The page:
As the autumn homebuilding and renovating show programme swings into action, and DIY fans start their home improvement projects, Safe and Insured is urging property enthusiasts to make sure they have the right insurance protection in place.
Many home insurance providers will not offer cover for a property under renovation, as this frequently involves prolonged periods in which the home is not habitable and so left unoccupied for a couple of months or longer.
This presents issues for those wanting their grand designs to materialise and needing to gut much of the property to help make that happen. Many home renovators unwittingly invalidate their existing home insurance by undertaking long programmes of improvement that necessitate their sleeping elsewhere, whilst others may take a calculated risk by not buying any insurance, if they know their insurance provider would not cover any claim anyway.
Many insurers will not consider claims if a property owner has left a property unoccupied for over 30 days. Some also demand that all services are turned off at the mains whilst a property is not occupied, making things problematic for property renovators who need supplies of water and electricity for the work being undertaken.
Anything could happen during the period of time the property renovation is taking place, from malicious damage and arson, to escapes of water and flood damage. Additionally, theft of fixtures such as fireplaces, wood burners and kitchen units could occur, if these are in situ but other work is still going on around the home.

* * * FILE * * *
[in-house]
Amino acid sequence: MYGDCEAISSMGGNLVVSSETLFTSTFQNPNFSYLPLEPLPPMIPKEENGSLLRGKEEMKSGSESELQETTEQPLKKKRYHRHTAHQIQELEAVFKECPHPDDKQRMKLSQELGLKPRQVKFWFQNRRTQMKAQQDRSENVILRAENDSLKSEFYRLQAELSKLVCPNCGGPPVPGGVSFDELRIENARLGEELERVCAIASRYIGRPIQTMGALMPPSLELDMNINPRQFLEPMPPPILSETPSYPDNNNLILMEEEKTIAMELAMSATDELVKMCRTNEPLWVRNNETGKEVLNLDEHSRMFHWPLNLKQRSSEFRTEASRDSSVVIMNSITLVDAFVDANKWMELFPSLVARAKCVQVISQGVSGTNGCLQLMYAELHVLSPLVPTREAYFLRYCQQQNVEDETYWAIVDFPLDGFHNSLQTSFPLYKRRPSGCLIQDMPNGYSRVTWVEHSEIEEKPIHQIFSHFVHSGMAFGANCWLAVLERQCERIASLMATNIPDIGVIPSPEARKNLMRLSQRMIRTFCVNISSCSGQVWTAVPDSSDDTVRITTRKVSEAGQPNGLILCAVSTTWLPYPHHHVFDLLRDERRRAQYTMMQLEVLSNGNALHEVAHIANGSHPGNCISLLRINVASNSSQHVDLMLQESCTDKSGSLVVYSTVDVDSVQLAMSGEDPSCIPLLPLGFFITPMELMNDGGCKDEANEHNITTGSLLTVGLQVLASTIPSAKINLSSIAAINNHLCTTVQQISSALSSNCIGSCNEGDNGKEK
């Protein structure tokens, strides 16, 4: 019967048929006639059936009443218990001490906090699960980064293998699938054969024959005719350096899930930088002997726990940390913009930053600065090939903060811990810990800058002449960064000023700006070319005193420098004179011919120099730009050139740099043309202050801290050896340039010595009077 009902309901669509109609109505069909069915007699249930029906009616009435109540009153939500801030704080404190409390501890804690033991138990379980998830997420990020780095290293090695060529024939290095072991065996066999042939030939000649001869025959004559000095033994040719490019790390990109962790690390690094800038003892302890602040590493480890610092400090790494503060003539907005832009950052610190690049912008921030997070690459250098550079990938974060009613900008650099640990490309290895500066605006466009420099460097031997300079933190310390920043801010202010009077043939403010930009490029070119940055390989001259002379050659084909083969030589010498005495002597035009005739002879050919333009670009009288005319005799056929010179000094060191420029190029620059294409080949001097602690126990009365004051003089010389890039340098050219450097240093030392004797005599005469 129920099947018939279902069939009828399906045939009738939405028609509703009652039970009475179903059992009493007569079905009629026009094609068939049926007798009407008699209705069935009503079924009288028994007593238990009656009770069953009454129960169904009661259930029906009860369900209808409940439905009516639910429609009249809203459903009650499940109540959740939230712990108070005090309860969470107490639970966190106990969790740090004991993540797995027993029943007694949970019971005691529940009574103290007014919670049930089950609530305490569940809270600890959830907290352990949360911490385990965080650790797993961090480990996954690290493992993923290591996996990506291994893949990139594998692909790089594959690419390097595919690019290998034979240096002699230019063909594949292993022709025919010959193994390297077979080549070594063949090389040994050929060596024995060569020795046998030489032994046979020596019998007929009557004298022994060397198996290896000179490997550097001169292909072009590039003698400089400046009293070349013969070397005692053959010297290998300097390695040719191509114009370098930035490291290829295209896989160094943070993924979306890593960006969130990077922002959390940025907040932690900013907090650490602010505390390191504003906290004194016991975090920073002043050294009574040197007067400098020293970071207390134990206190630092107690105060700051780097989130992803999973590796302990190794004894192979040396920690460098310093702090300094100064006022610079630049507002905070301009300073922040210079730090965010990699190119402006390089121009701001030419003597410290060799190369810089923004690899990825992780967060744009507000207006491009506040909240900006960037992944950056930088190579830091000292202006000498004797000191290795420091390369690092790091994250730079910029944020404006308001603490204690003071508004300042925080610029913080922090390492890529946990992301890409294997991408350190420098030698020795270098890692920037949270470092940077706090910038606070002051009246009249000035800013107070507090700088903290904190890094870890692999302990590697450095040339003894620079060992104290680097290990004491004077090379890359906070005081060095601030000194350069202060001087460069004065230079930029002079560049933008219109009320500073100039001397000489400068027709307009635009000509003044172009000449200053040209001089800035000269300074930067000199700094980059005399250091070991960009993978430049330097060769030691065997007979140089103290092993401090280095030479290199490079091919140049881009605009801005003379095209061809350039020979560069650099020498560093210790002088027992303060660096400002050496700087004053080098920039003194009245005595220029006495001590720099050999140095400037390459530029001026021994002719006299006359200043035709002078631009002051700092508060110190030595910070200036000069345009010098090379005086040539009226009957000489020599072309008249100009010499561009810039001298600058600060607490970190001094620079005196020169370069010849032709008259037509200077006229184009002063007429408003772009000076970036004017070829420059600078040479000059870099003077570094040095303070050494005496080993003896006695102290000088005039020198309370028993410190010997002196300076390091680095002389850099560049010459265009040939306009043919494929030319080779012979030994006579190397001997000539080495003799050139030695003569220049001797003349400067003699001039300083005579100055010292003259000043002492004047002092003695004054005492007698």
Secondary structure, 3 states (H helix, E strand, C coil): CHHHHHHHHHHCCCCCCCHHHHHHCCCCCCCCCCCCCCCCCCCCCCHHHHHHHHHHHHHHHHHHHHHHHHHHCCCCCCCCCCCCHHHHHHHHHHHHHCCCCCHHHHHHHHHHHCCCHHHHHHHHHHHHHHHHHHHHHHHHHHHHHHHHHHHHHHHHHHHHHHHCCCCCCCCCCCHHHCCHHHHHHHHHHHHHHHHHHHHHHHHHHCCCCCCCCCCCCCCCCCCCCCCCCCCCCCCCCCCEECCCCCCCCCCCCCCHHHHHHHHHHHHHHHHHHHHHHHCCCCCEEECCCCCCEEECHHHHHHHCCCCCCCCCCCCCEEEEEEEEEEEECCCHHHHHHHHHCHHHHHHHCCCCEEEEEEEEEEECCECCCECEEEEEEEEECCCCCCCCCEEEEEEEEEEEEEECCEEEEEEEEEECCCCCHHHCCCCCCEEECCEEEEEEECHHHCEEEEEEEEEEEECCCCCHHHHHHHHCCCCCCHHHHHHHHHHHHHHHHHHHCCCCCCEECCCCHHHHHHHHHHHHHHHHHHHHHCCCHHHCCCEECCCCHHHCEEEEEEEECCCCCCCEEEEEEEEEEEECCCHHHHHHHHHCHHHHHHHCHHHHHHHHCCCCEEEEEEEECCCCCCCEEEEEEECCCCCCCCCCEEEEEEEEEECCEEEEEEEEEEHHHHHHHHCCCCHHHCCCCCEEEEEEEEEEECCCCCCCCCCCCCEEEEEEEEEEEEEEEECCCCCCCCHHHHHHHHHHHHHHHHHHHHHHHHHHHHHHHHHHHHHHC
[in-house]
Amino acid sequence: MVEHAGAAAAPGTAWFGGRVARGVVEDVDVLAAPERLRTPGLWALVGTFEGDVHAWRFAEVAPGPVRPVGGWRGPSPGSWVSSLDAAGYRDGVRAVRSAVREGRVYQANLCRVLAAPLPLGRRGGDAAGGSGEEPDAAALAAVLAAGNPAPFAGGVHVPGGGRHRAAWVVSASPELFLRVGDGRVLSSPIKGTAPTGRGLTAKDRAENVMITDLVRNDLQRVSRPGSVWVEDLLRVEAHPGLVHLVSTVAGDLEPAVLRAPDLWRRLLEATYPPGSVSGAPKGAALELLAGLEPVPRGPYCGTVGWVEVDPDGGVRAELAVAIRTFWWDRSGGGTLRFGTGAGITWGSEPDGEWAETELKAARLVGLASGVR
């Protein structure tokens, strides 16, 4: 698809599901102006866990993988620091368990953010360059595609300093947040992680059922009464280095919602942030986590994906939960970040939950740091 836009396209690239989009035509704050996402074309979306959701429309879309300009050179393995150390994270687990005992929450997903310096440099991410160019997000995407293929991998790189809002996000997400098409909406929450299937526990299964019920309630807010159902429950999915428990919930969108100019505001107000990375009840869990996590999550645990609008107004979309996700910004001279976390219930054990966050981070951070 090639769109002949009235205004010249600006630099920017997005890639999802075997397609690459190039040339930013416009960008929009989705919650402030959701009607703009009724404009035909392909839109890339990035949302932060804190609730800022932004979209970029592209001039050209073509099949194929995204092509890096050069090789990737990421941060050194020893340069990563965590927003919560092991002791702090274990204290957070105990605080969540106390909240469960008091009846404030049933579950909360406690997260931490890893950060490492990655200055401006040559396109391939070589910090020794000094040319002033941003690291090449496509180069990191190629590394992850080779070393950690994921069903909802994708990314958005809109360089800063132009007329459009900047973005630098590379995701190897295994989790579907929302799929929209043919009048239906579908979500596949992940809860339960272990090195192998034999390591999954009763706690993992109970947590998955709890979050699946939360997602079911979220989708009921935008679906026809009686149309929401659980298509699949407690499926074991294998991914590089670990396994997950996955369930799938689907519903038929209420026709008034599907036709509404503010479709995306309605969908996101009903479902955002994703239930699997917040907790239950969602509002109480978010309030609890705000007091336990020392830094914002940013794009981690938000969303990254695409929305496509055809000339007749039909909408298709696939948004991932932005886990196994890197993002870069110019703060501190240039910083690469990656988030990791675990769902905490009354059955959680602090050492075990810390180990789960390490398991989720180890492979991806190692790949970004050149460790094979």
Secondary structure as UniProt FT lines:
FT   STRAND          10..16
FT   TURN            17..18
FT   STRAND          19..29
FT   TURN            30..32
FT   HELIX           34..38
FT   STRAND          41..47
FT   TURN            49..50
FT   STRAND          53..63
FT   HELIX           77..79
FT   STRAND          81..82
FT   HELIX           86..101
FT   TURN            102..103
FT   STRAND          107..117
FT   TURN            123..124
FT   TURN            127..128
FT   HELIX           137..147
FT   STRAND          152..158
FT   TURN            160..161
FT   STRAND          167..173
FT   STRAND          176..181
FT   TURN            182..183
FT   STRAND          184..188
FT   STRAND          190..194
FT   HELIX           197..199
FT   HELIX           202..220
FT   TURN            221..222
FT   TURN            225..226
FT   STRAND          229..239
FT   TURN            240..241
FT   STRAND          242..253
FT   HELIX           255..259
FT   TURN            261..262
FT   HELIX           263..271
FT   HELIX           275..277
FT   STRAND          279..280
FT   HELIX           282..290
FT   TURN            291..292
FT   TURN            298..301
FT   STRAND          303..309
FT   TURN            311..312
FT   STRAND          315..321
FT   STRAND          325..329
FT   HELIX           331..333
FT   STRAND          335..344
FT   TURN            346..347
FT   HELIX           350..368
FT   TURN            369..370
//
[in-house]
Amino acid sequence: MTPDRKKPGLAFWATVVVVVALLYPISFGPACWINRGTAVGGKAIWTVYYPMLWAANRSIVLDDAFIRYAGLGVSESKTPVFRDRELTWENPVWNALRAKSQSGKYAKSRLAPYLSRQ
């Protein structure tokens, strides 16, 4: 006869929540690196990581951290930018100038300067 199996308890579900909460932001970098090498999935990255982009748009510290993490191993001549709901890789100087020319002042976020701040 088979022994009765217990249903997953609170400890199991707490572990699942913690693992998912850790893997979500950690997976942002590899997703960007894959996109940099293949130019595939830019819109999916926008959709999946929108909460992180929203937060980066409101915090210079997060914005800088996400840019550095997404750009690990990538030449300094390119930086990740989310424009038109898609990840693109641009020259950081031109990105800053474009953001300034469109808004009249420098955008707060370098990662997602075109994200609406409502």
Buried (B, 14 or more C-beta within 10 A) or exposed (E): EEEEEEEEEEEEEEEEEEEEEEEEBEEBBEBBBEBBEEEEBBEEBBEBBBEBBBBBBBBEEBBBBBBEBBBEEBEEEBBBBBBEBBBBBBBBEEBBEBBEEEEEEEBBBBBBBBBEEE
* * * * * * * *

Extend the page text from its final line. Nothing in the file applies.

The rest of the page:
However, there are insurance options available for properties under renovation and this is an area in which Safe and Insured specialises. It has access to insurance policies for landlords, property owners and tenants and offers cover for unoccupied properties and holiday homes, as well as properties under renovation.
This specialist cover is also ideal for anyone that has just bought or inherited a property, or a landlord who is between tenants.
Safe and Insured’s director, Chris Roberts, says: “Testing the resolve of the insurer’s loss adjuster, in the event of a claim at an unoccupied property or one under renovation, is a bad idea and an unnecessary risk to take. If there is any chance that the loss adjuster can cast doubt on the occupancy of the property and whether this fits the terms of the policy, the homeowner is likely to lose out.
“As we enter the first of the two most popular home renovation periods in the calendar, we would urge any home renovator to talk to us about appropriate cover for their ‘project’ and their property.”
More information is available by calling us on 0808 161 7008.